Hughes also commits the (very popular) error of conflating vastly different issues into a single category for the purpose of making a case. She lumps together the proposed flag burning amendment, the 1990 obscenity arrest of the band 2 Live Crew in Florida, and the congressional restrictions on NEA funding. We might term this convenient category "Mean Old White Guys Out to Circumscribe Self-Expression by Any Means Necessary." The problem is, the differences between the methods make all the difference in the world. The flag burning amendment would amount to a partial repeal of the First Amendment. What happened to 2 Live Crew was a local, and very real, injustice. But the withdrawal of NEA funding is hardly analogous to those censorious examples, for as even Helms could realize, artists remain free to make their art "on their own time, on their own dime."
The NEA has no power to prevent Holly Hughes from presenting her work. Thousands upon thousands of non-NEA-supported artists make thousands upon thousands of non-NEA-supported pieces of art every day. Hughes has now joined their ranks. How has she been censored? Yet she complains in her piece that flag burning, cross burning, and campaign contributions have all been found to be protected speech under the First Amendment, but her performance art has not. She misses the fundamental point that federally funded flag burning, cross burning, and campaign contributions are all verboten under the current NEA restrictions. This is the point that that Supreme Court justice tried to make about Nazi art, but Hughes wasn't listening. Equating "not funding" with "censoring" is a fallacy akin to saying welfare reform forcibly prevents people from going to the grocery store. Indeed, Hughes claims she is being censored by the federal government…in a performance piece that has not been censored by the federal government.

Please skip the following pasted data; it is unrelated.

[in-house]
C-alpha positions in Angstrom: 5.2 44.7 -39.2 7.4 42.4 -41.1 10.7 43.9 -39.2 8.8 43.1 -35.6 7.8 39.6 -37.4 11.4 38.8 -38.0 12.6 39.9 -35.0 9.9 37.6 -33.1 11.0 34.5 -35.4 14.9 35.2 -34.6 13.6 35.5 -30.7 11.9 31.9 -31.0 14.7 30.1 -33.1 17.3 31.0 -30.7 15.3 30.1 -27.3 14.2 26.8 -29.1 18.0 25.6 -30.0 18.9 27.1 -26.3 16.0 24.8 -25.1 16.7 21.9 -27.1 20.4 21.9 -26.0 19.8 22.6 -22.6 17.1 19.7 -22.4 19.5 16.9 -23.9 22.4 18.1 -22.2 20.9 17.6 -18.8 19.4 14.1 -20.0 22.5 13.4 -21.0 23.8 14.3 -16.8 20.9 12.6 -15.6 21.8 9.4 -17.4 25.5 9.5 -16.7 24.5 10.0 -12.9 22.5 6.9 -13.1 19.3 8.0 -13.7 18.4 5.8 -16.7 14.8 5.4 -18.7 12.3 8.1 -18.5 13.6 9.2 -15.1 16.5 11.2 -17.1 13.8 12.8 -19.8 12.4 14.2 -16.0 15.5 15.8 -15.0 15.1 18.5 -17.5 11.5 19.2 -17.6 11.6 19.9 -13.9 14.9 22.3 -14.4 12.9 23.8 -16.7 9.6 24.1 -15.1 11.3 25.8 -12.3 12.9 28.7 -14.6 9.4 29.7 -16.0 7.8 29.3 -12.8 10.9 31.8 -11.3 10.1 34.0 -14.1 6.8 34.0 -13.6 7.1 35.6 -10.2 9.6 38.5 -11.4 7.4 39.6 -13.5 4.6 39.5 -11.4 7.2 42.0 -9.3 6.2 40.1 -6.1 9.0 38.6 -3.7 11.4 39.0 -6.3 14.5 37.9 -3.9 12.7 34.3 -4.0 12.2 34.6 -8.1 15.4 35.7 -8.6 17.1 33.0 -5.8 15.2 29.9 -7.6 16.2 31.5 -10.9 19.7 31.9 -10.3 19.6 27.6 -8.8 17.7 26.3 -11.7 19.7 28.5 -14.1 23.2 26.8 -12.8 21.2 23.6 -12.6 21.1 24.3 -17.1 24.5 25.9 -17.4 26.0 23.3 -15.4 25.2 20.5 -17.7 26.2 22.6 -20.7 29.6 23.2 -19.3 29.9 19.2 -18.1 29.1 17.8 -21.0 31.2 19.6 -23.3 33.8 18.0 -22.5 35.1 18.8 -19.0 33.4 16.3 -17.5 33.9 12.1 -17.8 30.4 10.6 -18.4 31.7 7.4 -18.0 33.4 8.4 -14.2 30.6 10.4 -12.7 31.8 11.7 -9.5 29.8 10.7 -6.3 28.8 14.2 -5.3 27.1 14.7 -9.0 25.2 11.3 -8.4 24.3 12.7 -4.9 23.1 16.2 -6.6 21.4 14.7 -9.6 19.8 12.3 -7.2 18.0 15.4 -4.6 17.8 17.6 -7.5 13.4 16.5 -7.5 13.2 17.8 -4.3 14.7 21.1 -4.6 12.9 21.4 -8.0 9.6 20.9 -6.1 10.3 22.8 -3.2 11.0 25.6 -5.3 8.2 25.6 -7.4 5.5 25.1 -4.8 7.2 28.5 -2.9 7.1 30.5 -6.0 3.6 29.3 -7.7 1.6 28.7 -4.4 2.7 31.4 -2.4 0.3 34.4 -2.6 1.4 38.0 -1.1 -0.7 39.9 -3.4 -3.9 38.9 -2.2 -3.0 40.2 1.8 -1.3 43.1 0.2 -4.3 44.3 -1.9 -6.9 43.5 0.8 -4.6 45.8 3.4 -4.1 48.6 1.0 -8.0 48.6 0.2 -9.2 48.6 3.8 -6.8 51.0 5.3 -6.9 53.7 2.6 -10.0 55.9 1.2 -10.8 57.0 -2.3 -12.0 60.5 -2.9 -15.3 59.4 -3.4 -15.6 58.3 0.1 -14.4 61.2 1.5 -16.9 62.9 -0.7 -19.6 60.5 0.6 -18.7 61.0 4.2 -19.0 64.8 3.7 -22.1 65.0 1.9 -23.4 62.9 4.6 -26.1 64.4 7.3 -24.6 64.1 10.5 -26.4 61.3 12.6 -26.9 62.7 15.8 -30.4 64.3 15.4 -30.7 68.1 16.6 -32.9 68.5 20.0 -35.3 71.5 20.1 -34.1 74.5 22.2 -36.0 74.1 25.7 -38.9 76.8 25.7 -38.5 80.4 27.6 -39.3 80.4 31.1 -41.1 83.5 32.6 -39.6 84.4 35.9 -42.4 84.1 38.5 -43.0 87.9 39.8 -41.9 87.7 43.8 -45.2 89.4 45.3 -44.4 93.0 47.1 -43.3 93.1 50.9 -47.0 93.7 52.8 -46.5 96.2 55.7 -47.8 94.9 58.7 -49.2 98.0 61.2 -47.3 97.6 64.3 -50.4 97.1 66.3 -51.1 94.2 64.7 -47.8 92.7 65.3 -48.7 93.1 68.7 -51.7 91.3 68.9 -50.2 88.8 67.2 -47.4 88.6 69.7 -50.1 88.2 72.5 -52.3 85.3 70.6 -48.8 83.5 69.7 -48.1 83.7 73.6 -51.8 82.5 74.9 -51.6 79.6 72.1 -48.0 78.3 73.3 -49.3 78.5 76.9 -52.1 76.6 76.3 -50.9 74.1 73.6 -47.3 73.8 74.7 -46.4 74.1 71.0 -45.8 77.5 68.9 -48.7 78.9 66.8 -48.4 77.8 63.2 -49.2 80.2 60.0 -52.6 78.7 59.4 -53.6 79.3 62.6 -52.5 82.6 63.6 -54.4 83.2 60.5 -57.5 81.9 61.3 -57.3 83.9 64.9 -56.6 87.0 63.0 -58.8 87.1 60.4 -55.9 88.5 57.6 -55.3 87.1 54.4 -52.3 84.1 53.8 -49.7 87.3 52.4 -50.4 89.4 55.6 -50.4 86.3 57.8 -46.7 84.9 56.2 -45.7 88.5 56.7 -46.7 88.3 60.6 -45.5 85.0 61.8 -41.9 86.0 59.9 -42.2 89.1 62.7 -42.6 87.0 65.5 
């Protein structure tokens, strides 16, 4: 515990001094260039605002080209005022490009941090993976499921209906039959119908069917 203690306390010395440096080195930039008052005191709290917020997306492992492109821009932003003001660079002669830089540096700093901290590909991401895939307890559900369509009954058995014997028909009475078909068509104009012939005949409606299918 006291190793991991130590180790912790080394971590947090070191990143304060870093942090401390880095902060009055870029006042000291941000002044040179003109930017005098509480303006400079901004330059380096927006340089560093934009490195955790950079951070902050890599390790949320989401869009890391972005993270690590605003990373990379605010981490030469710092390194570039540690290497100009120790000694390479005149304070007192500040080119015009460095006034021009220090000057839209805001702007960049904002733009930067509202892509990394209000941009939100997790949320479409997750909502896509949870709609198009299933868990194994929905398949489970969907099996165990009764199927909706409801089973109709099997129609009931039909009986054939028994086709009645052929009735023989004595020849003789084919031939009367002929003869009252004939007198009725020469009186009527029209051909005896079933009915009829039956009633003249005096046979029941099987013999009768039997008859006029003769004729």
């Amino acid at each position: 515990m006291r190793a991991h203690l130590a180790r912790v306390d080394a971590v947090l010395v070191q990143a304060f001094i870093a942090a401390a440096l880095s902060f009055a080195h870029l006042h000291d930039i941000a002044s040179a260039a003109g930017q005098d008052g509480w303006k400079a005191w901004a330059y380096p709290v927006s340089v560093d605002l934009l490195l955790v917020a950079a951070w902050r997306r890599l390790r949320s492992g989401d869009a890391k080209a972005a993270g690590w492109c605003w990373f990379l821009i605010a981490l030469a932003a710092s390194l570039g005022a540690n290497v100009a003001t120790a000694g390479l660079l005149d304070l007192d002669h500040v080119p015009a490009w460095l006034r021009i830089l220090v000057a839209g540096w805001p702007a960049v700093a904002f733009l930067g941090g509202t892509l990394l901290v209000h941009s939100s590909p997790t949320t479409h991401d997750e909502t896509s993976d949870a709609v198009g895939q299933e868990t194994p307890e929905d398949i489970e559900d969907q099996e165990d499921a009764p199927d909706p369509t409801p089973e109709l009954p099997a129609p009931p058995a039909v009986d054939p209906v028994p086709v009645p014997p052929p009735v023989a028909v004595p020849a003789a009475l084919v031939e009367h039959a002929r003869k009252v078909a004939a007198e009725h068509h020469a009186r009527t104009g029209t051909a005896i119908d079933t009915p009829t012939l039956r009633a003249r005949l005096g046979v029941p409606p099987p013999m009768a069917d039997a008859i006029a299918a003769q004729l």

Perhaps the moment that most tellingly reveals the level of sophistication of Hughes' political thought (and that of her audience) is when this 50-ish woman kicks a cardboard box supposed to represent Jesse Helms and shouts, "Fuckin' asshole!" More than anything, her work, and work like it, is a sort of case study in arrested development. She herself admits she has a hang-up about "Daddy," surely stemming from the above-mentioned incident of abuse.
She refers to "being punished for being bad" and "having her allowance taken away." Her problem with Daddy even extends to Bill Clinton, whom she attacks mercilessly for his part in defunding her, much to the hilarious confusion and embarrassment of her audience of knee-jerk Democrats. (Despite the fact that he has betrayed his and their professed principles time and again, criticism of him does not compute, testament to the man's mesmerism.)
Hughes seems to be running from the obvious solution: Remove yourself from under Daddy's thumb. The Great White Father has always been an asshole. Helms and D'Amato are boors, and the people who run government agencies are bureaucrats. This has always been the case and always will be the case. This is why, for the First Amendment to function, there must be a separation of Culture and State. Only a masochist would actually want to make herself the indentured servant of government in exchange for $6,000. But maybe this is what she means by "perverted."